The key data regulators that oversee the European Union’s strict privacy regulation on Friday agreed to a beefed up set of contractual terms and conditions to provide more clarity about the level of protection data transfers to countries outside the EU can enjoy.

Since Europe’s top court in July scrapped the Privacy Shield and called into question the adequacy of the other two favored mechanisms to transfer personal data between the European Union and United States—standard contractual clauses (SCCs) and binding corporate rules—companies have been pushing for clarity about how they can continue to send data safely without fear of breaching the General Data Protection Regulation (GDPR).

While the European Commission and its counterparts in the United States have indicated any replacement mechanism is at least months away, the European Data Protection Supervisor and European Data Protection Board (EDPB) announced draft revisions to SCCs that should clarify the level of protection they can give to those companies controlling and processing data.

The EDPB said the draft SCCs for the transfer of personal data to third countries will replace those currently in use, bringing them in line with GDPR requirements and taking into account the concerns of the “Schrems II” judgment from July.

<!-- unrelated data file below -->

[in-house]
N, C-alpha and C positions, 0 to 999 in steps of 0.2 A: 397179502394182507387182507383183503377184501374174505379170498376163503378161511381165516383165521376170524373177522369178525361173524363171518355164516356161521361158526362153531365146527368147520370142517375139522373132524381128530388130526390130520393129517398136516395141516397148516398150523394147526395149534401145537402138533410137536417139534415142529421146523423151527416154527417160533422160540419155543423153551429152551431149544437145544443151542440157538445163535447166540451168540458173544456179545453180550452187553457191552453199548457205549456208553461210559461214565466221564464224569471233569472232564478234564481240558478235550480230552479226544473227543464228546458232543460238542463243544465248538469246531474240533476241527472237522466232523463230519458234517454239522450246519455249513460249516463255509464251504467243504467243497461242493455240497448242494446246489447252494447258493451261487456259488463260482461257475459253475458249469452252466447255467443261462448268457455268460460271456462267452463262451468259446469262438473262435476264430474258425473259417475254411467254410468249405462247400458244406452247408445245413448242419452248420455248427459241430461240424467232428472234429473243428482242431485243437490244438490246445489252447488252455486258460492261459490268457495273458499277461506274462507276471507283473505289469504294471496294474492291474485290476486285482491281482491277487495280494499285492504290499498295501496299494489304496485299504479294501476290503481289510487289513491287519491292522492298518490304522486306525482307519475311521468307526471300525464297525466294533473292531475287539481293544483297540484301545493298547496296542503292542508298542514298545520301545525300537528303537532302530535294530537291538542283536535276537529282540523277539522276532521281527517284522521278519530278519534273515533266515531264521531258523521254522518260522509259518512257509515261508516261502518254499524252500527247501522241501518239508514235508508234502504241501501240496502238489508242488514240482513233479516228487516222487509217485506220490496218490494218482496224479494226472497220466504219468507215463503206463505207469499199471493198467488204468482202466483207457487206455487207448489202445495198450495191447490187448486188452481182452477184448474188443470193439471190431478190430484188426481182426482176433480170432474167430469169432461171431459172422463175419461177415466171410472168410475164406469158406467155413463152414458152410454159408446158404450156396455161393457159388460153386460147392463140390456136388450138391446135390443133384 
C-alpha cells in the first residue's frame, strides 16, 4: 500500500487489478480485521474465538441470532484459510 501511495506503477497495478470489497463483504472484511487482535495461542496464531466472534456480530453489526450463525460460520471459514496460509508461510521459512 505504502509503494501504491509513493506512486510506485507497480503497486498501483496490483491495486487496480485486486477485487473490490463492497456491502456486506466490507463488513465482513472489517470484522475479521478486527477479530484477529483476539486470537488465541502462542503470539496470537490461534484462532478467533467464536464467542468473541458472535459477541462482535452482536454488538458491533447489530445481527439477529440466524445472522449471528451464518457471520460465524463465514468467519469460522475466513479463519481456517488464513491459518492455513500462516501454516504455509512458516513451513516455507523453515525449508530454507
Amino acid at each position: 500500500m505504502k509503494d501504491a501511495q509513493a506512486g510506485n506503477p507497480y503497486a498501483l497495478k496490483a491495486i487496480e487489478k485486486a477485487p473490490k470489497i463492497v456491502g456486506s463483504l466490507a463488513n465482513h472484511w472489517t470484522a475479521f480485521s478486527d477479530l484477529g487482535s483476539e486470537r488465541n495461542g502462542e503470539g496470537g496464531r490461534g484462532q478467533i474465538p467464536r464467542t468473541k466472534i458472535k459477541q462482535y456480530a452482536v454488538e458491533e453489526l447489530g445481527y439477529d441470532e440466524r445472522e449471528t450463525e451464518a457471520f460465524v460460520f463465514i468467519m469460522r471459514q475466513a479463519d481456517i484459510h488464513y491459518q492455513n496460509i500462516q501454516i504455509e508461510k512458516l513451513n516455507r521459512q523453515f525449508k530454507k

In its judgement, the Court of Justice of the European Union pulled the plug on the Privacy Shield with immediate effect over fears U.S. snooping laws could force companies to hand over EU citizens’ data easily and without consent—violating the protections they would expect under EU rules.

Although the new SCCs will not provide 100 percent protection, they include more specific safeguards should the laws of a destination country allow public authorities and criminal agencies to issue companies with binding requests to disclose personal data.

“Given our practical experience, we have made these comments to improve these SCCs with a view to fully ensure that personal data of EU citizens is afforded an essentially equivalent level of protection when transfers to third countries take place,” said Wojciech Wiewiórowski, the European Data Protection Supervisor, in a press release. “We believe these suggestions and amendments are crucial in order to achieve these aims in practice.”

The EDPB adds companies should also follow its list of “supplementary measures” published last November to better ensure data transfers to third countries are compliant with the GDPR. One of these “safety” measures is for companies to suspend or prohibit any data transfer if equivalent protection is not guaranteed.